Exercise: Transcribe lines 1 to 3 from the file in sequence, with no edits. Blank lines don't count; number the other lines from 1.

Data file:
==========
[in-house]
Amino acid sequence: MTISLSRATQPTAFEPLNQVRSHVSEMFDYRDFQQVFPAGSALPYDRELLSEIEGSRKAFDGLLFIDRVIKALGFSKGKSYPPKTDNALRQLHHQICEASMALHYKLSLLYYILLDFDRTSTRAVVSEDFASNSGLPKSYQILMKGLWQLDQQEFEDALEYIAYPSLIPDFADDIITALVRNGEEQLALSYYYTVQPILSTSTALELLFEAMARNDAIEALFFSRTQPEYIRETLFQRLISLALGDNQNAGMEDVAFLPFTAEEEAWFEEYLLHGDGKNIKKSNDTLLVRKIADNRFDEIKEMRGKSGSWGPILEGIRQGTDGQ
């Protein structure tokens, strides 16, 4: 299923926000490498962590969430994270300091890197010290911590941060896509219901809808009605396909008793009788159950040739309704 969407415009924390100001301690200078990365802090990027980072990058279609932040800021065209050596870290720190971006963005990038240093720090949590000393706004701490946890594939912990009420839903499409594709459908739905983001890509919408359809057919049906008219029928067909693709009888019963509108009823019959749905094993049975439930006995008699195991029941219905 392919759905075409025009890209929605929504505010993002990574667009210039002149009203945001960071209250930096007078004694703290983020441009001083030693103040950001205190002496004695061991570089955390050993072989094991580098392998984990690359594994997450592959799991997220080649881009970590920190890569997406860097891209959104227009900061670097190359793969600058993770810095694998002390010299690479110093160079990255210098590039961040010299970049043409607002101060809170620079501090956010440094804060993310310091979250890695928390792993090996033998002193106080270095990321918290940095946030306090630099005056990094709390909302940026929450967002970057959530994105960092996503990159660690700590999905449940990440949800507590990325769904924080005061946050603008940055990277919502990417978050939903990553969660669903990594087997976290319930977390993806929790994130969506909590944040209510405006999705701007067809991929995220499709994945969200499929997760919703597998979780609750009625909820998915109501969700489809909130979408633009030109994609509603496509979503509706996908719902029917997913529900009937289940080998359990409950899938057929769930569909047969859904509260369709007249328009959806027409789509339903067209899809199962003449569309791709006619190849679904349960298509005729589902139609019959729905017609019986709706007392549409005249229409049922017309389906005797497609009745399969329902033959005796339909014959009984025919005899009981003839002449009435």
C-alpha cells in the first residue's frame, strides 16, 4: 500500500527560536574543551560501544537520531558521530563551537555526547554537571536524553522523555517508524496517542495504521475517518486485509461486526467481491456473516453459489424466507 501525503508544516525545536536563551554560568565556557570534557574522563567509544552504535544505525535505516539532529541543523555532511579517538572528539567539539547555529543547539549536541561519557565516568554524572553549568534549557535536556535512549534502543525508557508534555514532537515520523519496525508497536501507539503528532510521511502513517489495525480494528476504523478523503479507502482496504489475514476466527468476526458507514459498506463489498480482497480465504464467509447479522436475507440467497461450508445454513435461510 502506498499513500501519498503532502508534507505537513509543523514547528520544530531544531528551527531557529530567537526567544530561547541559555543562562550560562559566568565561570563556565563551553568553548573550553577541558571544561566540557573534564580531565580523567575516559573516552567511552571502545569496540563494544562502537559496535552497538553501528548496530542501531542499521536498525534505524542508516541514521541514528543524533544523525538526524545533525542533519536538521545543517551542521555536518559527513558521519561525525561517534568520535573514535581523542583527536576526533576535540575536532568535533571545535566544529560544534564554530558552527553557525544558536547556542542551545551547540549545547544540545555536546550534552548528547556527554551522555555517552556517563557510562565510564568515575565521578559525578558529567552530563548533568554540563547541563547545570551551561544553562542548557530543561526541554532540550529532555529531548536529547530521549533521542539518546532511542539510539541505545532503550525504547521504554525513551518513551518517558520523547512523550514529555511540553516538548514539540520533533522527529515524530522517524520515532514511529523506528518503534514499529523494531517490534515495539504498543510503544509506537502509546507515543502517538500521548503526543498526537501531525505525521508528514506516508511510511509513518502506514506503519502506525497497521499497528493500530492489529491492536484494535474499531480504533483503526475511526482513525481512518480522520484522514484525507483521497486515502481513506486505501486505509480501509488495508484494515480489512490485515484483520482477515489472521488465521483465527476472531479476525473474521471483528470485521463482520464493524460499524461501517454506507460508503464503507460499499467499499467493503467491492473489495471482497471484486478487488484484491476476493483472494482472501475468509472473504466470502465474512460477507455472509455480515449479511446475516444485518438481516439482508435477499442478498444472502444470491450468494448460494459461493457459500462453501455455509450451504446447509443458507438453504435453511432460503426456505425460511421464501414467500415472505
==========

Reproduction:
[in-house]
Amino acid sequence: MTISLSRATQPTAFEPLNQVRSHVSEMFDYRDFQQVFPAGSALPYDRELLSEIEGSRKAFDGLLFIDRVIKALGFSKGKSYPPKTDNALRQLHHQICEASMALHYKLSLLYYILLDFDRTSTRAVVSEDFASNSGLPKSYQILMKGLWQLDQQEFEDALEYIAYPSLIPDFADDIITALVRNGEEQLALSYYYTVQPILSTSTALELLFEAMARNDAIEALFFSRTQPEYIRETLFQRLISLALGDNQNAGMEDVAFLPFTAEEEAWFEEYLLHGDGKNIKKSNDTLLVRKIADNRFDEIKEMRGKSGSWGPILEGIRQGTDGQ
């Protein structure tokens, strides 16, 4: 299923926000490498962590969430994270300091890197010290911590941060896509219901809808009605396909008793009788159950040739309704 969407415009924390100001301690200078990365802090990027980072990058279609932040800021065209050596870290720190971006963005990038240093720090949590000393706004701490946890594939912990009420839903499409594709459908739905983001890509919408359809057919049906008219029928067909693709009888019963509108009823019959749905094993049975439930006995008699195991029941219905 392919759905075409025009890209929605929504505010993002990574667009210039002149009203945001960071209250930096007078004694703290983020441009001083030693103040950001205190002496004695061991570089955390050993072989094991580098392998984990690359594994997450592959799991997220080649881009970590920190890569997406860097891209959104227009900061670097190359793969600058993770810095694998002390010299690479110093160079990255210098590039961040010299970049043409607002101060809170620079501090956010440094804060993310310091979250890695928390792993090996033998002193106080270095990321918290940095946030306090630099005056990094709390909302940026929450967002970057959530994105960092996503990159660690700590999905449940990440949800507590990325769904924080005061946050603008940055990277919502990417978050939903990553969660669903990594087997976290319930977390993806929790994130969506909590944040209510405006999705701007067809991929995220499709994945969200499929997760919703597998979780609750009625909820998915109501969700489809909130979408633009030109994609509603496509979503509706996908719902029917997913529900009937289940080998359990409950899938057929769930569909047969859904509260369709007249328009959806027409789509339903067209899809199962003449569309791709006619190849679904349960298509005729589902139609019959729905017609019986709706007392549409005249229409049922017309389906005797497609009745399969329902033959005796339909014959009984025919005899009981003839002449009435």